Virtual Private LAN Service

It’s true that carriers don’t have a lot of money to buy equipment at the moment. But that doesn’t mean that innovation has fallen by the wayside. For one, there is a massive shift going on in carrier networks – from circuit-based to packet-based. If carriers expect to ever get out of their downward financial spiral, they’re going to have to deploy innovative new technology and cook up exciting new services to spur growth.

Virtual Private LAN Service (a.k.a. Transparent LAN Service) is just one example of a packet technology of the future. Essentially, it’s another class of Virtual Private Networks (VPNs) that allow corporate users to secure pipes through public networks.

It’s an emerging subset of technologies that enable new private data services to be offered across standards-based packet networks. The main advantage of VPLS is that it offers a seamless integration between the carrier network and private, corporate networks. Using VPLS, customers can connect multiple sites over a provider-managed IP/MPLS network. All customer sites in a VPLS appear to be on the same LAN, regardless of their location. More importantly, VPLS uses Ethernet as the customer handoff, simplifying the LAN/WAN boundary and allowing for rapid and flexible service provisioning.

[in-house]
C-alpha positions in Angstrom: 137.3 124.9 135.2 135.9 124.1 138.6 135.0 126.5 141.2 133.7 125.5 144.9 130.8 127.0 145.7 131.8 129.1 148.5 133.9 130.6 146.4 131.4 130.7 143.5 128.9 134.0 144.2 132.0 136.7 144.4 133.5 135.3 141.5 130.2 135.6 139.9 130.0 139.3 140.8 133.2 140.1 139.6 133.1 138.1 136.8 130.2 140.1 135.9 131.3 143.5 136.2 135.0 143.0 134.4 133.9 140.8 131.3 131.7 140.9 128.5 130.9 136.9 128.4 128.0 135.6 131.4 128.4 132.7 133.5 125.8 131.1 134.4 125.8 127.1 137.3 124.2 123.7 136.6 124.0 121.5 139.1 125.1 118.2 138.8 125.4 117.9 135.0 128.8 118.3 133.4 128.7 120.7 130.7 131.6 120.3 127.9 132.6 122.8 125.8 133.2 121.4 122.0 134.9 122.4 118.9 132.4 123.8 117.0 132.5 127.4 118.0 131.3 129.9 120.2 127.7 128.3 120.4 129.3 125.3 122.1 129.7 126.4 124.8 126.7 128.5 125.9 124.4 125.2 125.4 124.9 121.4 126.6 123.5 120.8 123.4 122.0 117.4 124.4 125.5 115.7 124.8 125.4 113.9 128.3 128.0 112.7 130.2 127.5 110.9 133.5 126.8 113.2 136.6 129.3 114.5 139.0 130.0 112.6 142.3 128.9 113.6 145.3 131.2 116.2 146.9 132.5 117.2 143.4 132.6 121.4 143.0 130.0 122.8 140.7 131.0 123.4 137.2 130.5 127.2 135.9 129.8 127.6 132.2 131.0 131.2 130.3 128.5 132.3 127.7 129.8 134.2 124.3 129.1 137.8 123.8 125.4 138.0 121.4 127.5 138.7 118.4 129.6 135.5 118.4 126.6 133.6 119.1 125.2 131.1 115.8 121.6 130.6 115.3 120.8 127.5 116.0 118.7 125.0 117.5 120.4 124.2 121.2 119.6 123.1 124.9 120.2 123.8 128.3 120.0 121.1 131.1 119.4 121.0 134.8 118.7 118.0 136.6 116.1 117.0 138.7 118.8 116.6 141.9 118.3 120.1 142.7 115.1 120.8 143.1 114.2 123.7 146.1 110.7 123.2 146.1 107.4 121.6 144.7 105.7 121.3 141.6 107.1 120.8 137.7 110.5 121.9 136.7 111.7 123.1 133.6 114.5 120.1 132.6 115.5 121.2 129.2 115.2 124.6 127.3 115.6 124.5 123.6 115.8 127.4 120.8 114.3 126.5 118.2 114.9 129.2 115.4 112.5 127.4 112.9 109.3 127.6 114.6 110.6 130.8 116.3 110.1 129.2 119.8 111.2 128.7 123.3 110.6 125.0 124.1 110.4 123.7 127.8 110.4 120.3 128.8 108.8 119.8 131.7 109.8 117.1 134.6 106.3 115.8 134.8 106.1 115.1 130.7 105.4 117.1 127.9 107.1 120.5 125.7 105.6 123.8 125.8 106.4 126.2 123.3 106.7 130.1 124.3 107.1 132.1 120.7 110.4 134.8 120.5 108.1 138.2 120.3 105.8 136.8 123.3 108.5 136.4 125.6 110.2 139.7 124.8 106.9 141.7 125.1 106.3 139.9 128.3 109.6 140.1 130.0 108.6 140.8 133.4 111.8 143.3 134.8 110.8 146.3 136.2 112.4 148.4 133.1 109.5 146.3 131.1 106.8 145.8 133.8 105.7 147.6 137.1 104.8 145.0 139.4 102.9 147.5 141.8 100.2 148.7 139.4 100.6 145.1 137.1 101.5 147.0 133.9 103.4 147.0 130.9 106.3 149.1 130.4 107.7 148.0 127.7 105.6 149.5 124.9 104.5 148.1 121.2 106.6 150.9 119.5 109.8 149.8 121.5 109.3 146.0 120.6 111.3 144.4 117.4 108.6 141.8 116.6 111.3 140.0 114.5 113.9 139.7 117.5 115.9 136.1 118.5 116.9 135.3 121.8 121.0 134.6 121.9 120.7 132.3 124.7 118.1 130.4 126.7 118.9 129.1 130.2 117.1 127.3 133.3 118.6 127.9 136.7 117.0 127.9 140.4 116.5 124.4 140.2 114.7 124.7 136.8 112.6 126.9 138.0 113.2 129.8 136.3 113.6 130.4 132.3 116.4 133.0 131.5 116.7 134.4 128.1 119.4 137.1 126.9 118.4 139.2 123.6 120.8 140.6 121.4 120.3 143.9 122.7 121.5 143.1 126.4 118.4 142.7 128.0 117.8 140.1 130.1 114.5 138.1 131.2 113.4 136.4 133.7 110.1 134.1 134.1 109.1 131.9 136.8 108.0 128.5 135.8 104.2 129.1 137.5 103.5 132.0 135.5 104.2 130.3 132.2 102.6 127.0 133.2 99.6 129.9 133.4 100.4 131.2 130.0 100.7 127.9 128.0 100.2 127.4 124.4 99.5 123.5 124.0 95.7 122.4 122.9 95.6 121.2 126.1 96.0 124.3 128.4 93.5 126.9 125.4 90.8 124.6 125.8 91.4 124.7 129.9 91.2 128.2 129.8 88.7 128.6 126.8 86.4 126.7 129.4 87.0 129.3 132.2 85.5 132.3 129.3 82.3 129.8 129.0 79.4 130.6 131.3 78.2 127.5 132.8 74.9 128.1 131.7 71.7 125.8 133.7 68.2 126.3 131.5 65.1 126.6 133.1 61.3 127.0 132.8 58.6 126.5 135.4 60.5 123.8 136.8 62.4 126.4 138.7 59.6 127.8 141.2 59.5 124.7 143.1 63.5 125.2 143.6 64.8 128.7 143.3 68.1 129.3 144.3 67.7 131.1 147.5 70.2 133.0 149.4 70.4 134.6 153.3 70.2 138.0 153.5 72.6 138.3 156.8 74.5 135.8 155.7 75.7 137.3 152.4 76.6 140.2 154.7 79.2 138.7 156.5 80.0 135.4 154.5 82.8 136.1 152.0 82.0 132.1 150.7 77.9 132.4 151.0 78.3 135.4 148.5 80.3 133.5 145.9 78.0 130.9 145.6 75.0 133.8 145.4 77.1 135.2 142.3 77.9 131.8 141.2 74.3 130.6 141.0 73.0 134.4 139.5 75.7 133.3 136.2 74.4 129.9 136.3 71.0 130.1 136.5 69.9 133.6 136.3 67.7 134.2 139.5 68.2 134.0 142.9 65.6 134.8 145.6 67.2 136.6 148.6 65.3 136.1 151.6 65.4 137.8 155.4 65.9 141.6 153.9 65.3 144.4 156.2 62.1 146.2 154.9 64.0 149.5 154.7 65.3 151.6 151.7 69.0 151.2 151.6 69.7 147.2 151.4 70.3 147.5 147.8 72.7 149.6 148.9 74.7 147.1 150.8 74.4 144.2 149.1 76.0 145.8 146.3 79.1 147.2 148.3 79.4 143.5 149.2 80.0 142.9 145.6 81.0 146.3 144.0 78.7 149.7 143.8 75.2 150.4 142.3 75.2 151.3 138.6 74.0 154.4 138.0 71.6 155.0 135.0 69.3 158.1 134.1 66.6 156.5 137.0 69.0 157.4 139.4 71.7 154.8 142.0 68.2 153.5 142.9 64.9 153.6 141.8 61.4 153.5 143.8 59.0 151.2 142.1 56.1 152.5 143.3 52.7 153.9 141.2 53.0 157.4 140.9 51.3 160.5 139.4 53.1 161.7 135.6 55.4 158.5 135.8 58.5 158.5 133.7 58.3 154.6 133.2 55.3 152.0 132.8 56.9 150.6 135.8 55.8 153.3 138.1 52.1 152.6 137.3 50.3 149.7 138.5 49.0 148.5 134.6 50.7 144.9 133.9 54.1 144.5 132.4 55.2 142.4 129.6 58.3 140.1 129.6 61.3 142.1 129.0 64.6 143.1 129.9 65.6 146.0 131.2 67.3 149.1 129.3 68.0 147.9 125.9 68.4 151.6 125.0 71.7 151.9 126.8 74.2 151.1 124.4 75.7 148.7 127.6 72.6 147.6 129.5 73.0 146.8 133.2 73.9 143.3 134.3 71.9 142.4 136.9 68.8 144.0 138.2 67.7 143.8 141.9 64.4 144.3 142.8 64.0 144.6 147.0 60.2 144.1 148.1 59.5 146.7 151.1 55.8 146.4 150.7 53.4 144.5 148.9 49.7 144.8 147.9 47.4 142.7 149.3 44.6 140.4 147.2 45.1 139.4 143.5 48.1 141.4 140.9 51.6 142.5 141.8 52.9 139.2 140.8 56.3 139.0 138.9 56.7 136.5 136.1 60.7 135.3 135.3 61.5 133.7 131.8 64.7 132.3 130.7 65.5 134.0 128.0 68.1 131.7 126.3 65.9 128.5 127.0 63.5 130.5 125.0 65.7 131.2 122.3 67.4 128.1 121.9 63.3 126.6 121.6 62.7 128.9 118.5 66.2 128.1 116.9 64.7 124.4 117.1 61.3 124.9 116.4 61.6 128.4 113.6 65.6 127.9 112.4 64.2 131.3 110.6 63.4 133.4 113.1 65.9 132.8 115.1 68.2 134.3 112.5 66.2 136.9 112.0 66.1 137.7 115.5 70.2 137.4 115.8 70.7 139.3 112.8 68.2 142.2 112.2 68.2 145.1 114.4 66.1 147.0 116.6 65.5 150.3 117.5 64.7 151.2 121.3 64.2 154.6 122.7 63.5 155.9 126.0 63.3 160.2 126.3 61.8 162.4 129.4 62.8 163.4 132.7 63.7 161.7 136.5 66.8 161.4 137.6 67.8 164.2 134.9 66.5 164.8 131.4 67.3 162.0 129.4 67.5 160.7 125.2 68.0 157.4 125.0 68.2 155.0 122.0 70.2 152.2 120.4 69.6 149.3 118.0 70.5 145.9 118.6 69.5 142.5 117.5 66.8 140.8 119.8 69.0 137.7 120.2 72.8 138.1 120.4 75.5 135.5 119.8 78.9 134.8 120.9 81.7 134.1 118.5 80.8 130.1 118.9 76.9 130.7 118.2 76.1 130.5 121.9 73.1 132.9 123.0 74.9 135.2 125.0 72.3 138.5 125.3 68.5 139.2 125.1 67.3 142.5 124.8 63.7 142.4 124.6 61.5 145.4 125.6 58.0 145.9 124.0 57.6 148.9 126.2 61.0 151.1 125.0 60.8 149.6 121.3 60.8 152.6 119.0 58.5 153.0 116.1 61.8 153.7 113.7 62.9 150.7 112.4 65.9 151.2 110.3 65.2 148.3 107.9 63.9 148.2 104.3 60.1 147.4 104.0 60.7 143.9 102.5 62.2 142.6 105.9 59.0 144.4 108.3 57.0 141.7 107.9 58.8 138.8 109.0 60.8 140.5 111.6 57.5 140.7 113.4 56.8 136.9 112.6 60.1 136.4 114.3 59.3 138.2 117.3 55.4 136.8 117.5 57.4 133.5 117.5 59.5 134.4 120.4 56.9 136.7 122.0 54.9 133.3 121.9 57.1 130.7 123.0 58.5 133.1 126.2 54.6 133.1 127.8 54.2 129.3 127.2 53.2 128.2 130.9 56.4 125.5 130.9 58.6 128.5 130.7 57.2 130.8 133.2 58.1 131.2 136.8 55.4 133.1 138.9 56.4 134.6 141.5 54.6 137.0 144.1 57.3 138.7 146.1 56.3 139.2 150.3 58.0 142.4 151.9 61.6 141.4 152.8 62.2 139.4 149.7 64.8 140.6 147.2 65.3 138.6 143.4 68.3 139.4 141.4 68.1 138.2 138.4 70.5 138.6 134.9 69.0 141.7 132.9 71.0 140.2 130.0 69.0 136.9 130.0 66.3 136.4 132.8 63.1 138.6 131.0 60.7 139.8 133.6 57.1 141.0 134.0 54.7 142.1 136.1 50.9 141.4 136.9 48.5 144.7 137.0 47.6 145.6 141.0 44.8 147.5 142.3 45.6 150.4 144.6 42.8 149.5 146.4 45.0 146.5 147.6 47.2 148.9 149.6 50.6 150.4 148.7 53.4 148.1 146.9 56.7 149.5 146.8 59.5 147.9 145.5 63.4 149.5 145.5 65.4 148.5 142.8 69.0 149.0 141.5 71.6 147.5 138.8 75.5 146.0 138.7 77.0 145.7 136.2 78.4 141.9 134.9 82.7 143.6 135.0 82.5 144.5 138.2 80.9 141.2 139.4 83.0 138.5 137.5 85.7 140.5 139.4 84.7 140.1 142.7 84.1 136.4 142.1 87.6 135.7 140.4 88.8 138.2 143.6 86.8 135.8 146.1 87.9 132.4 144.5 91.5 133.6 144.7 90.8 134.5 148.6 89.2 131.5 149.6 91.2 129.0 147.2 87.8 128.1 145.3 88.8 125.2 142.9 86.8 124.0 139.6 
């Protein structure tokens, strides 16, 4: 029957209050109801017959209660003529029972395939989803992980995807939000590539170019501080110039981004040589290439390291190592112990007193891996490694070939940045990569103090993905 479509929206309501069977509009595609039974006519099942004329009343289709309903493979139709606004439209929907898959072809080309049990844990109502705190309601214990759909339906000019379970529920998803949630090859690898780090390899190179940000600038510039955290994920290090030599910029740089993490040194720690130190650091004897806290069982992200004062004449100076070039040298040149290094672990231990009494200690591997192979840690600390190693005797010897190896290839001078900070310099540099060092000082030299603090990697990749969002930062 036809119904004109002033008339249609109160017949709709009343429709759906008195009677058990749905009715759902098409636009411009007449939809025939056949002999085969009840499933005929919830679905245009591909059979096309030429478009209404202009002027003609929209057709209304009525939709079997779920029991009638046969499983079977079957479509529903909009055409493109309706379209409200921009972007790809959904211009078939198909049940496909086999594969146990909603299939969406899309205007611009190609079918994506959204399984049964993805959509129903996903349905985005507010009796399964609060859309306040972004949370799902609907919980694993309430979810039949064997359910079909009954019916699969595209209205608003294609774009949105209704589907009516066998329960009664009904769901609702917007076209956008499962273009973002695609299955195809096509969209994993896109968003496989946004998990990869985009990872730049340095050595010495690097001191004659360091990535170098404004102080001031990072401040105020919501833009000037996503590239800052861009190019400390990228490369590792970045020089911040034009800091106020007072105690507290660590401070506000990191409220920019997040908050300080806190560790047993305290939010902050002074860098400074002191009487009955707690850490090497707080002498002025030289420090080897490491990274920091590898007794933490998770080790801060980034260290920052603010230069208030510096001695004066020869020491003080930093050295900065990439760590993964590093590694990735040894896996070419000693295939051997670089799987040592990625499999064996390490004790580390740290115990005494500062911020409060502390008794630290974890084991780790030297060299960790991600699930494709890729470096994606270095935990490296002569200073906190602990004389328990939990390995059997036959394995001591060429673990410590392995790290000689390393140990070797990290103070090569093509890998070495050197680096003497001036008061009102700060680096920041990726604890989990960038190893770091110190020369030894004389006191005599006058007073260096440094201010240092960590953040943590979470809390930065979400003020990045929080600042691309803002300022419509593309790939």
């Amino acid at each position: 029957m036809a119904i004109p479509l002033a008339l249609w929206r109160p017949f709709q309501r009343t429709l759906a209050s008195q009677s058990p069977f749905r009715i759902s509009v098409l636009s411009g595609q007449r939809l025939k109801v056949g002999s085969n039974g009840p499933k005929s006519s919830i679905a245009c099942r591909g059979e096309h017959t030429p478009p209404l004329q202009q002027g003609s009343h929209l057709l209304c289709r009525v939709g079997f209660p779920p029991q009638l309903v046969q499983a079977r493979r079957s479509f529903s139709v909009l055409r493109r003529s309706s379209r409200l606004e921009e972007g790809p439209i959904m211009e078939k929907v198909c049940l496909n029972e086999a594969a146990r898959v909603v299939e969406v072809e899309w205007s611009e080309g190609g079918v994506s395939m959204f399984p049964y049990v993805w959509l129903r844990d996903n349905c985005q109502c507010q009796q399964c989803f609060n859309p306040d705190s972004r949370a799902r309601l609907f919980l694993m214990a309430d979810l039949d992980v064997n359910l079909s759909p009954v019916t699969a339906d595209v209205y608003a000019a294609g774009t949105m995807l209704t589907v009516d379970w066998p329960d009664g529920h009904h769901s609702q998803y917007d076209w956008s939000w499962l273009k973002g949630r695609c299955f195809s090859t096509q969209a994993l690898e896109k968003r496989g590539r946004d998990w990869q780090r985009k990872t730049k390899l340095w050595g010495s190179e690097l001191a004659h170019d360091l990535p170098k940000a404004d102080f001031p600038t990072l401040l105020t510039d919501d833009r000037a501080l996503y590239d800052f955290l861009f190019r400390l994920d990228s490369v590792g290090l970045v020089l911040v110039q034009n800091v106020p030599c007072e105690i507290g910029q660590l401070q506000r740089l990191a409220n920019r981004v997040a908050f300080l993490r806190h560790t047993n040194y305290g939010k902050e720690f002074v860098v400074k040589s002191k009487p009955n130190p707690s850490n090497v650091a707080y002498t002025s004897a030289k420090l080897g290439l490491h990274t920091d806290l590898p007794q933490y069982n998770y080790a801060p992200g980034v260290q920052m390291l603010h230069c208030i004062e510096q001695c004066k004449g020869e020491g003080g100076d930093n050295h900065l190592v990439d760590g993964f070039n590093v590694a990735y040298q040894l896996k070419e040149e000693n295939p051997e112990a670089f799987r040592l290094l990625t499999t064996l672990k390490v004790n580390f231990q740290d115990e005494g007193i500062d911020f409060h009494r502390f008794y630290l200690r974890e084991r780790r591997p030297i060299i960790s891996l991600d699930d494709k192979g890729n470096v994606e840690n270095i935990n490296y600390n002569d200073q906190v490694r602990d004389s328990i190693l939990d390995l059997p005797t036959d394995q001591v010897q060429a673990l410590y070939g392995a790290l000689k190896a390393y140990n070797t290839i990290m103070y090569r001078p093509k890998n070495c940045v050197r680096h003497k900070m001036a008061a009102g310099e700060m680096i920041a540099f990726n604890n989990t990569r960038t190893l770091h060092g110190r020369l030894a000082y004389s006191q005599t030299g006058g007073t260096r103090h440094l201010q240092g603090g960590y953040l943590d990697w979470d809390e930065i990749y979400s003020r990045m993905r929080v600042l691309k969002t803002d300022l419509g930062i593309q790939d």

Even though the VPLS standard has been in development for roughly two years, VPLS implementations are still in their early days. The service is dependent on the rollout of Ethernet services. Vendors are just now beginning to introduce products that conform to one of two standards drafts.

Here’s a hyperlinked summary: Webinar

This report was previewed in a Webinar moderated by the author and sponsored by Timetra Networks and Juniper Networks Inc. (Nasdaq: JNPR). It may be viewed free of charge in our Webinar archives by clicking here.